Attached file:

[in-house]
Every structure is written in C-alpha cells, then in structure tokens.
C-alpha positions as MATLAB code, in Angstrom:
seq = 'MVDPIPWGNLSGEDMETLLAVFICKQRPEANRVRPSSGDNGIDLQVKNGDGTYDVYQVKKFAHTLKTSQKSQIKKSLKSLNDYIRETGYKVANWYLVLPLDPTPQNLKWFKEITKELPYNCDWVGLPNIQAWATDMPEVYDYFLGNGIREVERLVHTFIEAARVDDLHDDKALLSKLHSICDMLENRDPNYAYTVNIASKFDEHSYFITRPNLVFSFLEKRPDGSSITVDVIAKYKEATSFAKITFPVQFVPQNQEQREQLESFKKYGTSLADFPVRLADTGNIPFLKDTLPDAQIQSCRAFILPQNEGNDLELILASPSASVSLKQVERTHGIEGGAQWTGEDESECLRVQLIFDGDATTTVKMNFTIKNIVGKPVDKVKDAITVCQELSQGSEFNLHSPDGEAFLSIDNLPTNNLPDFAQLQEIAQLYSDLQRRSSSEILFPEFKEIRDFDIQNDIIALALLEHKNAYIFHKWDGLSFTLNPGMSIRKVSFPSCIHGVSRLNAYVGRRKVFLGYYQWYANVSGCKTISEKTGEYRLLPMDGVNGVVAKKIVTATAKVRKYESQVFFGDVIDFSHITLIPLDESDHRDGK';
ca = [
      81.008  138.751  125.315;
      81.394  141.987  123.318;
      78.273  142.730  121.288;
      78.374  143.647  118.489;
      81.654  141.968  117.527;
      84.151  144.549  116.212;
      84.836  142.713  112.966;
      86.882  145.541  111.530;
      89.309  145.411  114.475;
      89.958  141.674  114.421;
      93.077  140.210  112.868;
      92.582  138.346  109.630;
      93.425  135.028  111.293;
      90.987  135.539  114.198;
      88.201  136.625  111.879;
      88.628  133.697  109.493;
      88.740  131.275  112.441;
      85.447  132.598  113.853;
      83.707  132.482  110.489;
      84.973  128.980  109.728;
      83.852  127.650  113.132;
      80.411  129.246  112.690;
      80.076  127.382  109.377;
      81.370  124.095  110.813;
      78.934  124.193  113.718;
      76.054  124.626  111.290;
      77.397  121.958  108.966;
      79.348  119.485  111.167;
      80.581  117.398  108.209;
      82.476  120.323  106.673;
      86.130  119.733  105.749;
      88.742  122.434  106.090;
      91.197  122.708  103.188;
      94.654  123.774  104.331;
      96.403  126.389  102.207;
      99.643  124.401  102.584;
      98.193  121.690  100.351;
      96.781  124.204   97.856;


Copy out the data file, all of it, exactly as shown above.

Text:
[in-house]
Every structure is written in C-alpha cells, then in structure tokens.
C-alpha positions as MATLAB code, in Angstrom:
seq = 'MVDPIPWGNLSGEDMETLLAVFICKQRPEANRVRPSSGDNGIDLQVKNGDGTYDVYQVKKFAHTLKTSQKSQIKKSLKSLNDYIRETGYKVANWYLVLPLDPTPQNLKWFKEITKELPYNCDWVGLPNIQAWATDMPEVYDYFLGNGIREVERLVHTFIEAARVDDLHDDKALLSKLHSICDMLENRDPNYAYTVNIASKFDEHSYFITRPNLVFSFLEKRPDGSSITVDVIAKYKEATSFAKITFPVQFVPQNQEQREQLESFKKYGTSLADFPVRLADTGNIPFLKDTLPDAQIQSCRAFILPQNEGNDLELILASPSASVSLKQVERTHGIEGGAQWTGEDESECLRVQLIFDGDATTTVKMNFTIKNIVGKPVDKVKDAITVCQELSQGSEFNLHSPDGEAFLSIDNLPTNNLPDFAQLQEIAQLYSDLQRRSSSEILFPEFKEIRDFDIQNDIIALALLEHKNAYIFHKWDGLSFTLNPGMSIRKVSFPSCIHGVSRLNAYVGRRKVFLGYYQWYANVSGCKTISEKTGEYRLLPMDGVNGVVAKKIVTATAKVRKYESQVFFGDVIDFSHITLIPLDESDHRDGK';
ca = [
      81.008  138.751  125.315;
      81.394  141.987  123.318;
      78.273  142.730  121.288;
      78.374  143.647  118.489;
      81.654  141.968  117.527;
      84.151  144.549  116.212;
      84.836  142.713  112.966;
      86.882  145.541  111.530;
      89.309  145.411  114.475;
      89.958  141.674  114.421;
      93.077  140.210  112.868;
      92.582  138.346  109.630;
      93.425  135.028  111.293;
      90.987  135.539  114.198;
      88.201  136.625  111.879;
      88.628  133.697  109.493;
      88.740  131.275  112.441;
      85.447  132.598  113.853;
      83.707  132.482  110.489;
      84.973  128.980  109.728;
      83.852  127.650  113.132;
      80.411  129.246  112.690;
      80.076  127.382  109.377;
      81.370  124.095  110.813;
      78.934  124.193  113.718;
      76.054  124.626  111.290;
      77.397  121.958  108.966;
      79.348  119.485  111.167;
      80.581  117.398  108.209;
      82.476  120.323  106.673;
      86.130  119.733  105.749;
      88.742  122.434  106.090;
      91.197  122.708  103.188;
      94.654  123.774  104.331;
      96.403  126.389  102.207;
      99.643  124.401  102.584;
      98.193  121.690  100.351;
      96.781  124.204   97.856;